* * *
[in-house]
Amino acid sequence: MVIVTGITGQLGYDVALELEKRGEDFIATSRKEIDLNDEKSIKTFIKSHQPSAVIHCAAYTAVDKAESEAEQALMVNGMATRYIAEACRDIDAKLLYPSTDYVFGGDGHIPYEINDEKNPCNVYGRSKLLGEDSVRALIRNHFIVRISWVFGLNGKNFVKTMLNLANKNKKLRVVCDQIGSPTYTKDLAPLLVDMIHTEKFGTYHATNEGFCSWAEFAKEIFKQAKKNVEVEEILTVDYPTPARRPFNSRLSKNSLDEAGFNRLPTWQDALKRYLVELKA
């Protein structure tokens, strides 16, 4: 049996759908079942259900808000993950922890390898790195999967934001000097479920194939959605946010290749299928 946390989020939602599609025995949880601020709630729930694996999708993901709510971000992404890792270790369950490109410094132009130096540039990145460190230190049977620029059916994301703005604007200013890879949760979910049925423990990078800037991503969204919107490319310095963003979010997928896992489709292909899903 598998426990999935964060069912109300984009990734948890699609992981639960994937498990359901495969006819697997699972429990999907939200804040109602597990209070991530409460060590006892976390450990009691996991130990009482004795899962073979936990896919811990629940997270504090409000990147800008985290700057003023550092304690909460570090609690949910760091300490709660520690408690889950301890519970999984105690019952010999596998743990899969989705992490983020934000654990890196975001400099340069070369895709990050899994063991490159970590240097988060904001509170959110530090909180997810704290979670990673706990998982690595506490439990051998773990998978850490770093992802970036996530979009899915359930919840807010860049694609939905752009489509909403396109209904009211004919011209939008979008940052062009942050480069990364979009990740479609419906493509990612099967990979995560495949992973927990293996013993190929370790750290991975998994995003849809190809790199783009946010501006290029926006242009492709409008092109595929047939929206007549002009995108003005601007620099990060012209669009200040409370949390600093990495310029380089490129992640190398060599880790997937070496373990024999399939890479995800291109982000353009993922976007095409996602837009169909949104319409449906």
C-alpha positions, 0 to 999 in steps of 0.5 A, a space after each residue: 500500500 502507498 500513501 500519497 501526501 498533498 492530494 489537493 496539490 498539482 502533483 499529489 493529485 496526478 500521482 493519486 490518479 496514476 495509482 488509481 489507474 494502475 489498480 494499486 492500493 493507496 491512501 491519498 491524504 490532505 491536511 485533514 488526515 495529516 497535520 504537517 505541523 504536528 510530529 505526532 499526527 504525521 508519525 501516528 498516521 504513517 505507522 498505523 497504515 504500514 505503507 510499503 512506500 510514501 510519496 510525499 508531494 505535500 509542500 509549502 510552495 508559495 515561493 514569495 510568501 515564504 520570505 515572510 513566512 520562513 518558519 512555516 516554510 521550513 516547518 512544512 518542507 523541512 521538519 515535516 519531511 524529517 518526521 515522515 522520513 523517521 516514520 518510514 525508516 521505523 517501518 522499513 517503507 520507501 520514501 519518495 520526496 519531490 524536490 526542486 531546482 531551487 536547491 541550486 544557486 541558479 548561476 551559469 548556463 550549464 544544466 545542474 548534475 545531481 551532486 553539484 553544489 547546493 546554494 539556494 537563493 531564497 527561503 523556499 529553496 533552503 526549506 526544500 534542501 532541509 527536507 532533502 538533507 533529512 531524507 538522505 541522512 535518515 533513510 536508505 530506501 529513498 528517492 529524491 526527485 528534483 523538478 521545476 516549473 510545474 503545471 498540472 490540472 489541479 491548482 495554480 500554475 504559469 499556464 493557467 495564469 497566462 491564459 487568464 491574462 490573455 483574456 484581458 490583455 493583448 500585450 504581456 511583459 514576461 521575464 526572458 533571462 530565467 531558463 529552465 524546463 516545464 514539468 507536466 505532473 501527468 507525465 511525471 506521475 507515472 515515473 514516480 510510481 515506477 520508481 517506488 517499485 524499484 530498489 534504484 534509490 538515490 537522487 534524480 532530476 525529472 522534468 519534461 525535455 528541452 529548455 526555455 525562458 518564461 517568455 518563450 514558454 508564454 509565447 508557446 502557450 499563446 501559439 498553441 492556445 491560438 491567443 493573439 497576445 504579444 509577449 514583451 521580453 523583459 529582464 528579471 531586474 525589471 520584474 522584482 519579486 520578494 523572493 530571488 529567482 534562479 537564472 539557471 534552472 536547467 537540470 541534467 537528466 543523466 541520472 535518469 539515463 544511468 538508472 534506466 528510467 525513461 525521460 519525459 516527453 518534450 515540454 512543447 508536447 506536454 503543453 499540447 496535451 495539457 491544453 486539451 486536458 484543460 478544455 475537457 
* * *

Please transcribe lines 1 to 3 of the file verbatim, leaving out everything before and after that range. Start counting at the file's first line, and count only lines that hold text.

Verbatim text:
[in-house]
Amino acid sequence: MVIVTGITGQLGYDVALELEKRGEDFIATSRKEIDLNDEKSIKTFIKSHQPSAVIHCAAYTAVDKAESEAEQALMVNGMATRYIAEACRDIDAKLLYPSTDYVFGGDGHIPYEINDEKNPCNVYGRSKLLGEDSVRALIRNHFIVRISWVFGLNGKNFVKTMLNLANKNKKLRVVCDQIGSPTYTKDLAPLLVDMIHTEKFGTYHATNEGFCSWAEFAKEIFKQAKKNVEVEEILTVDYPTPARRPFNSRLSKNSLDEAGFNRLPTWQDALKRYLVELKA
């Protein structure tokens, strides 16, 4: 049996759908079942259900808000993950922890390898790195999967934001000097479920194939959605946010290749299928 946390989020939602599609025995949880601020709630729930694996999708993901709510971000992404890792270790369950490109410094132009130096540039990145460190230190049977620029059916994301703005604007200013890879949760979910049925423990990078800037991503969204919107490319310095963003979010997928896992489709292909899903 598998426990999935964060069912109300984009990734948890699609992981639960994937498990359901495969006819697997699972429990999907939200804040109602597990209070991530409460060590006892976390450990009691996991130990009482004795899962073979936990896919811990629940997270504090409000990147800008985290700057003023550092304690909460570090609690949910760091300490709660520690408690889950301890519970999984105690019952010999596998743990899969989705992490983020934000654990890196975001400099340069070369895709990050899994063991490159970590240097988060904001509170959110530090909180997810704290979670990673706990998982690595506490439990051998773990998978850490770093992802970036996530979009899915359930919840807010860049694609939905752009489509909403396109209904009211004919011209939008979008940052062009942050480069990364979009990740479609419906493509990612099967990979995560495949992973927990293996013993190929370790750290991975998994995003849809190809790199783009946010501006290029926006242009492709409008092109595929047939929206007549002009995108003005601007620099990060012209669009200040409370949390600093990495310029380089490129992640190398060599880790997937070496373990024999399939890479995800291109982000353009993922976007095409996602837009169909949104319409449906």